Several days afterwards, Lilly presented twice the same study illustrating the same benefits that were in the press releases at a national anxiety conference.

Yet it was not until May that Lilly subnitted a NDA to the FDA for the anxiety indication, which means both the press releases and meeting presentations were by definition both off label promotion and misbranding of Cymbalta.

Supremacy Claus said...

This is petty left wing, biased gotcha on a hate speech website. It means very little. The blogger has zero credibility, just hate.

What dismays me is that a figure of some importance to the history of psychiatry, Dr. Carroll, is getting down into the muck with the pigs here. I feel embarrassed for him.

Anonymous said...

Don't write the journal; write Sen. Grassley.

Supremacy Claus said...

Hey, CPP: You said, "This is called lying by omission."

That is all you do in this blog. You are so blinded by bias and hate, you never see positive effects from medication.

You have almost no one who rebuts your lying by omission blog. You have a bunch of disgruntled mental patients and loser, hasbeen clinicians. No one here is pointing out the mass of facts you are omitting.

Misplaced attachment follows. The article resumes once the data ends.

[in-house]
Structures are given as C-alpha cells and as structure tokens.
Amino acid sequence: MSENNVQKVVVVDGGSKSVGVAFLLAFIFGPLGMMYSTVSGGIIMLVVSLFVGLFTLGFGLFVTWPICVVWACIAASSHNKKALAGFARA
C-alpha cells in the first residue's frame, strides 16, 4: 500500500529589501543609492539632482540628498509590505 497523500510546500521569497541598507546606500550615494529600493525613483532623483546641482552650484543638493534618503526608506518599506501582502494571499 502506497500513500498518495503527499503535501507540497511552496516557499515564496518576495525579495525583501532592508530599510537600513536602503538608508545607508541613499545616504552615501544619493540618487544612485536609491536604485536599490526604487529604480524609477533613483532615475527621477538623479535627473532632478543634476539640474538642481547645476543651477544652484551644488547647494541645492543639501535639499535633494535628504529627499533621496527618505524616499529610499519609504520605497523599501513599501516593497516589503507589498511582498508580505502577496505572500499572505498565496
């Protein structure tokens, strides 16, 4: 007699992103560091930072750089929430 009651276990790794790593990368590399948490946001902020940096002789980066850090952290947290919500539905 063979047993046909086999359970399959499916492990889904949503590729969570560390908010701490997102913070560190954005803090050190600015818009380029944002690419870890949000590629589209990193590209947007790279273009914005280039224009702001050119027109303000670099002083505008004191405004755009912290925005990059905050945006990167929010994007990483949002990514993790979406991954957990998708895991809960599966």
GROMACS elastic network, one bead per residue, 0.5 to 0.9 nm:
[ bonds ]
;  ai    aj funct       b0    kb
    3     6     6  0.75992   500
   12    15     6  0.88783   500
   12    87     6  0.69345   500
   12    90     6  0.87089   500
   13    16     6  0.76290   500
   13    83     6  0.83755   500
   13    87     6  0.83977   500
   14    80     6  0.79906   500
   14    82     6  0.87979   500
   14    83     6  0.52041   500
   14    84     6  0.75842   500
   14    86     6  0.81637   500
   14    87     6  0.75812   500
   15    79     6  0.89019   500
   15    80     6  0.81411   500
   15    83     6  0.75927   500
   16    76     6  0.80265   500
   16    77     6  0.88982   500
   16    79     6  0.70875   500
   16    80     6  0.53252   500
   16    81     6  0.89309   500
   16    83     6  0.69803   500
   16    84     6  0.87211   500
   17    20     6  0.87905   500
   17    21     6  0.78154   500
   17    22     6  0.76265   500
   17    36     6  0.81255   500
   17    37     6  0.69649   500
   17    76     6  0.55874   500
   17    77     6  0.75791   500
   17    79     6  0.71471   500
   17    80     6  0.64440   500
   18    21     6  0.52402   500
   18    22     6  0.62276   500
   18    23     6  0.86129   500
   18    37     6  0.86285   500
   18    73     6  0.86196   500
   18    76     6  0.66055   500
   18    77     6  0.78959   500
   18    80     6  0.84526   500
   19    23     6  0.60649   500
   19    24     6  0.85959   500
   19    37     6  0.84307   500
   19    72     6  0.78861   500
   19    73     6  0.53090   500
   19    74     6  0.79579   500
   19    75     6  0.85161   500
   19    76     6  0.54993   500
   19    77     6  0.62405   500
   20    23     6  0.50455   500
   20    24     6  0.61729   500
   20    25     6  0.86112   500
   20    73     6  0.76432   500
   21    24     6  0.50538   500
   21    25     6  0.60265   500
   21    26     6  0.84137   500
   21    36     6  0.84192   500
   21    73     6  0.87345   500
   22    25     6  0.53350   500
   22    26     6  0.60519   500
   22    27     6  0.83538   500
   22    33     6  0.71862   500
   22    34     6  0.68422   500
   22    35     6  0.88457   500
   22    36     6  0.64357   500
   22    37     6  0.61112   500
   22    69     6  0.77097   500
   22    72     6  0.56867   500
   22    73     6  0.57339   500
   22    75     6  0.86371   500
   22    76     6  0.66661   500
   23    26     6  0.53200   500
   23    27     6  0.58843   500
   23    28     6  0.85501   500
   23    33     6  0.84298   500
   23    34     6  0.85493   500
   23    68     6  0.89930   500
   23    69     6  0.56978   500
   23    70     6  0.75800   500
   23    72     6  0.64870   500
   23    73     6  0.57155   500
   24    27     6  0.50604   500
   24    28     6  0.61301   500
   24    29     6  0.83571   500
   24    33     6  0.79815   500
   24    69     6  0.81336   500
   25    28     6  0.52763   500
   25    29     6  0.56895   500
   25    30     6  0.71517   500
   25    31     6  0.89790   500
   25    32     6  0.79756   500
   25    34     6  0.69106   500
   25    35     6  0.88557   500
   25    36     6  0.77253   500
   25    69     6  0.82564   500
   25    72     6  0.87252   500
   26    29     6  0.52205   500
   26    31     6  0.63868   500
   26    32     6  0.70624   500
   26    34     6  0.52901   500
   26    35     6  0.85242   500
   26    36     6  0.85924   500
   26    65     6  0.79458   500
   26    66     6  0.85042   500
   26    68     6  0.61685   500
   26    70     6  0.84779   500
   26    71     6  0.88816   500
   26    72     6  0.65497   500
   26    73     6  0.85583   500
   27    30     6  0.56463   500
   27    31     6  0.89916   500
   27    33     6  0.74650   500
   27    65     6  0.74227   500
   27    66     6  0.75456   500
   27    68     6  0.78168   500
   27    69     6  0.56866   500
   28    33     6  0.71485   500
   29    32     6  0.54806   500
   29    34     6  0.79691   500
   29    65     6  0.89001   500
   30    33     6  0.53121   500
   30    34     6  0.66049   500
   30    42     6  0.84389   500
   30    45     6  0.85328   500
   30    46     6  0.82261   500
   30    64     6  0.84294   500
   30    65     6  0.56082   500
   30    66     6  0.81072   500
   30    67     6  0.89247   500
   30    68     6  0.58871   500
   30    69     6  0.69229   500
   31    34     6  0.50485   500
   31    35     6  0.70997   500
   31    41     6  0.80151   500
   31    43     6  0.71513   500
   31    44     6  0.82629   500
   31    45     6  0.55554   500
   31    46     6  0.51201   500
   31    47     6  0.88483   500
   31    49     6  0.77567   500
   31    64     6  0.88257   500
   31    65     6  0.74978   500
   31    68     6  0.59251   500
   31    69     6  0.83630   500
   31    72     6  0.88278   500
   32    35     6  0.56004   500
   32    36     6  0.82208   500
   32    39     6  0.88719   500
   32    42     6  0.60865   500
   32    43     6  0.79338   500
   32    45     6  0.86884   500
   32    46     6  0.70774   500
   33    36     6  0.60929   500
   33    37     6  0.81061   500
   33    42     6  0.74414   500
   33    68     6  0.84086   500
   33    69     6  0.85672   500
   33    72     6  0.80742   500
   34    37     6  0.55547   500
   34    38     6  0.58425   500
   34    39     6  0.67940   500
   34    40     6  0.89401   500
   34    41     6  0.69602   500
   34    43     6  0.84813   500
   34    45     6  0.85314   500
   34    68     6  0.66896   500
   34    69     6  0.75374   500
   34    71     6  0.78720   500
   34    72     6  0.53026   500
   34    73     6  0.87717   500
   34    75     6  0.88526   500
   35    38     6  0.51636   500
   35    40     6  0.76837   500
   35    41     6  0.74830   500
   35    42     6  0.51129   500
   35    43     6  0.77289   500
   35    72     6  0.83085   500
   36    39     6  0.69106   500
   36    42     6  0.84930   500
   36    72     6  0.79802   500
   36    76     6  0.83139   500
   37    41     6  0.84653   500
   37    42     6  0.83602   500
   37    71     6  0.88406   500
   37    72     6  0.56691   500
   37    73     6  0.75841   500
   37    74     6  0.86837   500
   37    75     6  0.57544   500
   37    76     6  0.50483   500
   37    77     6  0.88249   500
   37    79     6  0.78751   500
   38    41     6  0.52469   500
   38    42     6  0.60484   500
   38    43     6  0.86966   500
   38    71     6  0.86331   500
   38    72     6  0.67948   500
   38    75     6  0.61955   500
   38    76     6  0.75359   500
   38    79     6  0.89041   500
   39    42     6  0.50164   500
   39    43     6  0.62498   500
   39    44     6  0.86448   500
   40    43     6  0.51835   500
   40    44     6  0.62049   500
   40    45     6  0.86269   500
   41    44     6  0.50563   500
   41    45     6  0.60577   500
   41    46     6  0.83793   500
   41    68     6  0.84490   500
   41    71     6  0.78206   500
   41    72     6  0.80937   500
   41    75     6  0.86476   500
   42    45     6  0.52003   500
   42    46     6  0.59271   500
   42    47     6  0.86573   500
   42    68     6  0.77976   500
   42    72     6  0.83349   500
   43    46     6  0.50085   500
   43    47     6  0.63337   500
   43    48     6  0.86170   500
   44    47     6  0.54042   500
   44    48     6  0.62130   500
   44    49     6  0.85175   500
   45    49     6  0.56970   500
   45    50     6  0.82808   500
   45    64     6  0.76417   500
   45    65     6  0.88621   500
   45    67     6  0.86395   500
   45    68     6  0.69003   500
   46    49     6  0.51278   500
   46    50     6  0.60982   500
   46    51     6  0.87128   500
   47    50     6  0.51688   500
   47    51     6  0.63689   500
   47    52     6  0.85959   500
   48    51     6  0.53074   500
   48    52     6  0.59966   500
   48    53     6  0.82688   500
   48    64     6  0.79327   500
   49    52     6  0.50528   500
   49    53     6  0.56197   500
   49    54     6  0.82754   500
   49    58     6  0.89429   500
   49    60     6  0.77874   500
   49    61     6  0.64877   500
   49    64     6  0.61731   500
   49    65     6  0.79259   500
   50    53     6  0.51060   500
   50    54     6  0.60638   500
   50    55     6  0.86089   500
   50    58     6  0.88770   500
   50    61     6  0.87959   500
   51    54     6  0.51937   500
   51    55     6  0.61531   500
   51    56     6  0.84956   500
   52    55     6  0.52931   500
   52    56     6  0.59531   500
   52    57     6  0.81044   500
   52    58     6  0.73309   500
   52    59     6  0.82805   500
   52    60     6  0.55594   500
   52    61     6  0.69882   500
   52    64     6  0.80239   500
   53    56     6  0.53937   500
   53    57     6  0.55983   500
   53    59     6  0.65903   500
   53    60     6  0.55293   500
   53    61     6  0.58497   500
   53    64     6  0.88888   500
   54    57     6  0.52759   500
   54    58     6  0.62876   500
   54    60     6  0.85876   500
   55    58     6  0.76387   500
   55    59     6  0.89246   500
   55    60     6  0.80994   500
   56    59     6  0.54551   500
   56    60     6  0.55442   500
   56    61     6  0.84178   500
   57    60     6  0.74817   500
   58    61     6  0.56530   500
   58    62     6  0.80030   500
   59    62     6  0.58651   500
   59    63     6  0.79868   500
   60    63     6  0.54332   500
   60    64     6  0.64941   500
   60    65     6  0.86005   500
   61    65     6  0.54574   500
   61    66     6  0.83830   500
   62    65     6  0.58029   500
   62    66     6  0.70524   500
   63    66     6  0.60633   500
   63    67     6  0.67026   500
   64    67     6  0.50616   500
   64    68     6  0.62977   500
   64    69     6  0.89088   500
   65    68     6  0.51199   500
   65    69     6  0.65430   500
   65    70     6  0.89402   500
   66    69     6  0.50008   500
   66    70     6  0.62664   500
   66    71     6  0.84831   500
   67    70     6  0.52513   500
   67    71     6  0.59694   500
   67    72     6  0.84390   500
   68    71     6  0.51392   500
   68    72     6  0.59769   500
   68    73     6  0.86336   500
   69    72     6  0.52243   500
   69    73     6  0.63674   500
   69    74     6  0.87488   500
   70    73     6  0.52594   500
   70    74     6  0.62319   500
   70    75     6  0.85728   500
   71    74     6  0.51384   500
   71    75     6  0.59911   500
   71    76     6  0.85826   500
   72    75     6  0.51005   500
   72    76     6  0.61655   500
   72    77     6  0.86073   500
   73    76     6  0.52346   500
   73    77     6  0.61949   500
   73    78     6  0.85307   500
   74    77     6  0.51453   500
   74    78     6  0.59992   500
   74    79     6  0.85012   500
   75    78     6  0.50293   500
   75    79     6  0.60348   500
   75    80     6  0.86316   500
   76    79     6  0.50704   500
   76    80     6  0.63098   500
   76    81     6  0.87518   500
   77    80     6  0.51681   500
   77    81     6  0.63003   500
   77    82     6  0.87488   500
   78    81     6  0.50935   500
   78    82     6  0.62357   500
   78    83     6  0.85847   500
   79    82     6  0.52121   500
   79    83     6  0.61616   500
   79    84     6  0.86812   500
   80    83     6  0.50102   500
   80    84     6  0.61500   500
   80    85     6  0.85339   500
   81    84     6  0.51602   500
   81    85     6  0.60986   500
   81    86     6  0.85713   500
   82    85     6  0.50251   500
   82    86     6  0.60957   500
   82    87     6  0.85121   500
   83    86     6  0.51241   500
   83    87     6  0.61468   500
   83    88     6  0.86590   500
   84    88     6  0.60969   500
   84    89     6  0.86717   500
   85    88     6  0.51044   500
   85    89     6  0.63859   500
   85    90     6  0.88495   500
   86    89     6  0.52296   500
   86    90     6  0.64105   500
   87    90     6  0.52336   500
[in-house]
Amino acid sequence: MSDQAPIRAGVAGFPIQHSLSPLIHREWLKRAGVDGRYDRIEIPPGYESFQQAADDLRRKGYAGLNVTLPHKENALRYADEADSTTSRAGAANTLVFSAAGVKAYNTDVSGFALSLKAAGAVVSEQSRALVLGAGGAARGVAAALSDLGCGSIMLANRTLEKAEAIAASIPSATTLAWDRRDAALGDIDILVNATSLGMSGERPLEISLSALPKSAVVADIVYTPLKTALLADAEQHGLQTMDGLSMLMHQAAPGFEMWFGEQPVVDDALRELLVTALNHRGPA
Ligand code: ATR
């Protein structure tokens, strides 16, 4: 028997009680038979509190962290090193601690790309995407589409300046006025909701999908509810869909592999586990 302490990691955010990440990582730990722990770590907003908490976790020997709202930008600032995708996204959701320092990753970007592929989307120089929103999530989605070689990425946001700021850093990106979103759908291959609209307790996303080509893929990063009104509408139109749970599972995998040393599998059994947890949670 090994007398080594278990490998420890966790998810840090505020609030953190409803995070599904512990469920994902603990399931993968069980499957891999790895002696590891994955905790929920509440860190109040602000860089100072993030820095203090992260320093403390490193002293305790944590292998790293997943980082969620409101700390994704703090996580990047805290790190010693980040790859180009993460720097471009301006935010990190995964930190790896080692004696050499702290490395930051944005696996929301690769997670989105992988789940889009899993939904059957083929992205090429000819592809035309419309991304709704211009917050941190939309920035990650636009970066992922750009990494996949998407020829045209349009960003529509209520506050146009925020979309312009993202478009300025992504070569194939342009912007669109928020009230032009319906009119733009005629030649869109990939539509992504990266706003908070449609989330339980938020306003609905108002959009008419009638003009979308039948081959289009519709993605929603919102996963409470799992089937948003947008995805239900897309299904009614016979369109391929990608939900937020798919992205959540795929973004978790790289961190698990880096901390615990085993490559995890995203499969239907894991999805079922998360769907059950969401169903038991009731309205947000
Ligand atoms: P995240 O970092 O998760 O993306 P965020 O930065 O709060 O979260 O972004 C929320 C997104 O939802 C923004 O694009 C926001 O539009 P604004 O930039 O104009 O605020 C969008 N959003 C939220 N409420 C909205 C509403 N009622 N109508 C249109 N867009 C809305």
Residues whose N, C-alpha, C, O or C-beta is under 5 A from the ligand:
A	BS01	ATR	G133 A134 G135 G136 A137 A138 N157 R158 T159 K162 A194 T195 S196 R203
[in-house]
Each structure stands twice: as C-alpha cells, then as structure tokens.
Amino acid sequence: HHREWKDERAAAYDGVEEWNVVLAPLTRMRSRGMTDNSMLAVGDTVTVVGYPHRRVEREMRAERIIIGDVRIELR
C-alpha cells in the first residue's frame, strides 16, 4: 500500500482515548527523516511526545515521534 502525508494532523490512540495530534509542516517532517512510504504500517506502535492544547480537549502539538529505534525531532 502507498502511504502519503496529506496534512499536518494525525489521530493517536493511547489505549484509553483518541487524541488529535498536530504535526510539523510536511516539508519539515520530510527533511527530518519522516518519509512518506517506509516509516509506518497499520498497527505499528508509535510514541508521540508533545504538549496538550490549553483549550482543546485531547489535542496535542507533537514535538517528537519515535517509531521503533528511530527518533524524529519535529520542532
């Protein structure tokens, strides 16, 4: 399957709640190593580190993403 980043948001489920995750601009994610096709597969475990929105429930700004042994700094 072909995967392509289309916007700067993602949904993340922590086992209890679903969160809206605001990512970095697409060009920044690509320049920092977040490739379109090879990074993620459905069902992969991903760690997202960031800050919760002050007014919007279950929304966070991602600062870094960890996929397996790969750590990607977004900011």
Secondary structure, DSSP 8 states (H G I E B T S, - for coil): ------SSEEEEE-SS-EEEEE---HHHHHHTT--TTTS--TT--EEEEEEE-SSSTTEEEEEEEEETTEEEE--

Most of the objection, as on other hate websites is to prescribing brand medications to dark skinned people on Medicaid. Not just lying by omission but racism, just like that Independence Blue Cross running dog racist, Grassley.

Before you point fingers, wash your filthy hands.

Anonymous said...

Supremacy Claus, you are just as disruptive here as you are over at Pharmalot. Which PR firm do you work for, and which pharma company is your client?

Supremacy Claus said...

Pharmalot banned me. It seems to permit commenting mostly by disgruntled mental patients who believe falsely that medications do not help. That is the way of the left, censorship of facts, personal attacks.